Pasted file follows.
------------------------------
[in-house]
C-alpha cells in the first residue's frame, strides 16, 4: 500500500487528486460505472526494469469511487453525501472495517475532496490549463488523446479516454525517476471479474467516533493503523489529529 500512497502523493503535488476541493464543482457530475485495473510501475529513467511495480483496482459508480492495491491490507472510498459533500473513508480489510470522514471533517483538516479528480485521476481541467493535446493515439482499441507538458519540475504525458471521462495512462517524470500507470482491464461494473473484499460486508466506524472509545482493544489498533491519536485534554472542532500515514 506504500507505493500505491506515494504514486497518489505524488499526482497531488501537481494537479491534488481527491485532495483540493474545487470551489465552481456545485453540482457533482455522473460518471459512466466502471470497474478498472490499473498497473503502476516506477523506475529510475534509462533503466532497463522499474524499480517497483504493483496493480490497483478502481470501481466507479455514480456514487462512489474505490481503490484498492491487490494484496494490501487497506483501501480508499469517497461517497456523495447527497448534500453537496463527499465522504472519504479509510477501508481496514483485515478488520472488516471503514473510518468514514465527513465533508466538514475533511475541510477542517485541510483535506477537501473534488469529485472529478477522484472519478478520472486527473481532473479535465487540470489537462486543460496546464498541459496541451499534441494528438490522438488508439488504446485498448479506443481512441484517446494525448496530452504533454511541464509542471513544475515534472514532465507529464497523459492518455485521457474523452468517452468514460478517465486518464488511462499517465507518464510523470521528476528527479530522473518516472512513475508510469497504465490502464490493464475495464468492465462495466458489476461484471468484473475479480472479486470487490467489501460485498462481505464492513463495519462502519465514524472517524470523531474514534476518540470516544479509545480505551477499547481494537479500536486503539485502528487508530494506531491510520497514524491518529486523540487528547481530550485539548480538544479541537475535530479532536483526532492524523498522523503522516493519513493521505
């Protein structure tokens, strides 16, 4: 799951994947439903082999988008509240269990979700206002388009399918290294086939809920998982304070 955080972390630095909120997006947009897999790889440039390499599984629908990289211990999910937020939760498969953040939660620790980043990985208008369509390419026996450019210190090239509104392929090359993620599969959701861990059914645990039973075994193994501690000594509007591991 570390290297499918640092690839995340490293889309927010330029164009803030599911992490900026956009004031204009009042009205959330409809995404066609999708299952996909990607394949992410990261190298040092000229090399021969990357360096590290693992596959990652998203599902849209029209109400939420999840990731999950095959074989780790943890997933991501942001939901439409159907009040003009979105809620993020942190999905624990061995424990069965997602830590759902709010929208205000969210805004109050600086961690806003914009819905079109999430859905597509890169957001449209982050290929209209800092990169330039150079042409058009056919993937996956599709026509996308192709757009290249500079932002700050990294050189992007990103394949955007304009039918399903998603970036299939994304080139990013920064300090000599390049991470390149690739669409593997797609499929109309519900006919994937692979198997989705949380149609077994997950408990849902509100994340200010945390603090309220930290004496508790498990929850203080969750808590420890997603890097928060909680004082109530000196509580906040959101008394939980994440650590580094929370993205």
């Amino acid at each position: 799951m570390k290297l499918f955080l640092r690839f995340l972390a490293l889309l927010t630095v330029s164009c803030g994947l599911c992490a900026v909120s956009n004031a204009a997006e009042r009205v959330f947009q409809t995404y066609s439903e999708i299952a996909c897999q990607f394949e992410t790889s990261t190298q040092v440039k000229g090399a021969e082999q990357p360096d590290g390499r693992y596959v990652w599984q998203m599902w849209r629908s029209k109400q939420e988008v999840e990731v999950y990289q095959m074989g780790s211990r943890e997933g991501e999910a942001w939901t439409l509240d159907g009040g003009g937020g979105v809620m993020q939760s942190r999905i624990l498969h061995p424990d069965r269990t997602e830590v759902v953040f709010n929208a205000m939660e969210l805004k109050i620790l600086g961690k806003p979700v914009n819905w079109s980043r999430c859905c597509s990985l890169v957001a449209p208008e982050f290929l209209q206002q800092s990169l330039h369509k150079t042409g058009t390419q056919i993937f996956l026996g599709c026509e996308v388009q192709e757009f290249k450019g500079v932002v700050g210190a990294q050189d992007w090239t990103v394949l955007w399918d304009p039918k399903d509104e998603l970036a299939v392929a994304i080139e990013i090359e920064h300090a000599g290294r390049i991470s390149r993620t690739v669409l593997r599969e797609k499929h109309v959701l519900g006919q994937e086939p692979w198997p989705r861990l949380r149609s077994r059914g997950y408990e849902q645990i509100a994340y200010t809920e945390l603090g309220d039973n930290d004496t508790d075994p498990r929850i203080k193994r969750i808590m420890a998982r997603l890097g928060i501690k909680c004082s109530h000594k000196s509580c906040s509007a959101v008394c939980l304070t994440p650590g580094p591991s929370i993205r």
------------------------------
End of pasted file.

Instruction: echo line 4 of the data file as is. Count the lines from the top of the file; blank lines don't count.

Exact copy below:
């Amino acid at each position: 799951m570390k290297l499918f955080l640092r690839f995340l972390a490293l889309l927010t630095v330029s164009c803030g994947l599911c992490a900026v909120s956009n004031a204009a997006e009042r009205v959330f947009q409809t995404y066609s439903e999708i299952a996909c897999q990607f394949e992410t790889s990261t190298q040092v440039k000229g090399a021969e082999q990357p360096d590290g390499r693992y596959v990652w599984q998203m599902w849209r629908s029209k109400q939420e988008v999840e990731v999950y990289q095959m074989g780790s211990r943890e997933g991501e999910a942001w939901t439409l509240d159907g009040g003009g937020g979105v809620m993020q939760s942190r999905i624990l498969h061995p424990d069965r269990t997602e830590v759902v953040f709010n929208a205000m939660e969210l805004k109050i620790l600086g961690k806003p979700v914009n819905w079109s980043r999430c859905c597509s990985l890169v957001a449209p208008e982050f290929l209209q206002q800092s990169l330039h369509k150079t042409g058009t390419q056919i993937f996956l026996g599709c026509e996308v388009q192709e757009f290249k450019g500079v932002v700050g210190a990294q050189d992007w090239t990103v394949l955007w399918d304009p039918k399903d509104e998603l970036a299939v392929a994304i080139e990013i090359e920064h300090a000599g290294r390049i991470s390149r993620t690739v669409l593997r599969e797609k499929h109309v959701l519900g006919q994937e086939p692979w198997p989705r861990l949380r149609s077994r059914g997950y408990e849902q645990i509100a994340y200010t809920e945390l603090g309220d039973n930290d004496t508790d075994p498990r929850i203080k193994r969750i808590m420890a998982r997603l890097g928060i501690k909680c004082s109530h000594k000196s509580c906040s509007a959101v008394c939980l304070t994440p650590g580094p591991s929370i993205r």